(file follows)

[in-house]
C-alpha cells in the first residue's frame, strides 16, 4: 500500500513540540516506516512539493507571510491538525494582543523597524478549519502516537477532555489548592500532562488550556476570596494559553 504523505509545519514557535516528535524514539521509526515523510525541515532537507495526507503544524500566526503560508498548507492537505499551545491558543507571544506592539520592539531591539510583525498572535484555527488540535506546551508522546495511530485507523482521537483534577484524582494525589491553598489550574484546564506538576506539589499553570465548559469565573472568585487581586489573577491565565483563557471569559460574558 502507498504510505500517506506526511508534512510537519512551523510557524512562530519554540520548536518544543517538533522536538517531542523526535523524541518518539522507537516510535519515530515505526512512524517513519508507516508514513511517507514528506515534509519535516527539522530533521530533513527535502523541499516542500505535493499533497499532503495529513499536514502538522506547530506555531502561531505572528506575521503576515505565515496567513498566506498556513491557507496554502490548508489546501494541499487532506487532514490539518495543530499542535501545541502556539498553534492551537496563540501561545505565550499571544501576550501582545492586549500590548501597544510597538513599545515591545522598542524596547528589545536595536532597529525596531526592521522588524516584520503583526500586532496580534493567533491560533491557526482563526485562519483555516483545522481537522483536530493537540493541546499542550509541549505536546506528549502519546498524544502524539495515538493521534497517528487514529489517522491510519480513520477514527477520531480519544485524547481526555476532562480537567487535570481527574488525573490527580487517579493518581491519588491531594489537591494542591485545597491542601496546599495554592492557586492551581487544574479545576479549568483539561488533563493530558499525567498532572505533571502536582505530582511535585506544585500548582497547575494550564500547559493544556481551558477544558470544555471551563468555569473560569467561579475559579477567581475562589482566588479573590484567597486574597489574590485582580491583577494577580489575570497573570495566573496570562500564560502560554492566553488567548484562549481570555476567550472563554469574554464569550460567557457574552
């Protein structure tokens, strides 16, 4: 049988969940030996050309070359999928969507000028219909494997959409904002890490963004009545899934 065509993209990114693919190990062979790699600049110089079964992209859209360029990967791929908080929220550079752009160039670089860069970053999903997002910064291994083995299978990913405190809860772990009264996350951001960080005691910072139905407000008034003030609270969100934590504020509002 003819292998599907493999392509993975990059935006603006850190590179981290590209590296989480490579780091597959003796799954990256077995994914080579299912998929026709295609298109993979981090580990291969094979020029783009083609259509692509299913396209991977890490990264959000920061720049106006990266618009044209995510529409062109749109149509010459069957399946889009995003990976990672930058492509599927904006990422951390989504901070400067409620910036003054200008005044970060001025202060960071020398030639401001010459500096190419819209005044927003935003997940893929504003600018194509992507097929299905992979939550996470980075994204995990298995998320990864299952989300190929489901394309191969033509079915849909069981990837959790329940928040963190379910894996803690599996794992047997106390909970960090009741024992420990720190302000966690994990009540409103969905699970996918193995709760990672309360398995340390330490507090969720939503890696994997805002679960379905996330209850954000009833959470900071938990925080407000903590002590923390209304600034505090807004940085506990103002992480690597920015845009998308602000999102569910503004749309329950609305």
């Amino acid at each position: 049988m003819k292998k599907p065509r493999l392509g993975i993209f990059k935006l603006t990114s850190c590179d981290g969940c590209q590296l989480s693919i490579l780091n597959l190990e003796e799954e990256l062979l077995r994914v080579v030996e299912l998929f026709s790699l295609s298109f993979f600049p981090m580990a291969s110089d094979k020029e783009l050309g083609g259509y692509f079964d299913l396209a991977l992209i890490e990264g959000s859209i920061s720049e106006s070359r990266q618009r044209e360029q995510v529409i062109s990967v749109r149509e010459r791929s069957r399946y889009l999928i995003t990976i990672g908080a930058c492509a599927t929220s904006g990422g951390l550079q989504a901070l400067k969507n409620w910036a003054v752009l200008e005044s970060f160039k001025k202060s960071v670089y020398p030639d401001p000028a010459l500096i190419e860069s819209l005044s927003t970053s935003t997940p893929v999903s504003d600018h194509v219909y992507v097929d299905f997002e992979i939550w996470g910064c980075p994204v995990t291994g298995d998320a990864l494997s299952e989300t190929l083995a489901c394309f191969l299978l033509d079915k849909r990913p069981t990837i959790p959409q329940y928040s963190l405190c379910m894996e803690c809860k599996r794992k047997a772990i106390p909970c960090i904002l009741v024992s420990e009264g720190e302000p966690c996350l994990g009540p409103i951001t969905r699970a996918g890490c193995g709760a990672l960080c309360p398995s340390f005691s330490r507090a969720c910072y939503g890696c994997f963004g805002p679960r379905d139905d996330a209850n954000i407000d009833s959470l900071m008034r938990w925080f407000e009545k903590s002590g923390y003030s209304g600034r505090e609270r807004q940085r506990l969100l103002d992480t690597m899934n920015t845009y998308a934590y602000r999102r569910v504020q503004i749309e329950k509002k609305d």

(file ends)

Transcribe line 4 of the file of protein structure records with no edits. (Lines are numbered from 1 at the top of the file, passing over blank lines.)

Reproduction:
């Amino acid at each position: 049988m003819k292998k599907p065509r493999l392509g993975i993209f990059k935006l603006t990114s850190c590179d981290g969940c590209q590296l989480s693919i490579l780091n597959l190990e003796e799954e990256l062979l077995r994914v080579v030996e299912l998929f026709s790699l295609s298109f993979f600049p981090m580990a291969s110089d094979k020029e783009l050309g083609g259509y692509f079964d299913l396209a991977l992209i890490e990264g959000s859209i920061s720049e106006s070359r990266q618009r044209e360029q995510v529409i062109s990967v749109r149509e010459r791929s069957r399946y889009l999928i995003t990976i990672g908080a930058c492509a599927t929220s904006g990422g951390l550079q989504a901070l400067k969507n409620w910036a003054v752009l200008e005044s970060f160039k001025k202060s960071v670089y020398p030639d401001p000028a010459l500096i190419e860069s819209l005044s927003t970053s935003t997940p893929v999903s504003d600018h194509v219909y992507v097929d299905f997002e992979i939550w996470g910064c980075p994204v995990t291994g298995d998320a990864l494997s299952e989300t190929l083995a489901c394309f191969l299978l033509d079915k849909r990913p069981t990837i959790p959409q329940y928040s963190l405190c379910m894996e803690c809860k599996r794992k047997a772990i106390p909970c960090i904002l009741v024992s420990e009264g720190e302000p966690c996350l994990g009540p409103i951001t969905r699970a996918g890490c193995g709760a990672l960080c309360p398995s340390f005691s330490r507090a969720c910072y939503g890696c994997f963004g805002p679960r379905d139905d996330a209850n954000i407000d009833s959470l900071m008034r938990w925080f407000e009545k903590s002590g923390y003030s209304g600034r505090e609270r807004q940085r506990l969100l103002d992480t690597m899934n920015t845009y998308a934590y602000r999102r569910v504020q503004i749309e329950k509002k609305d």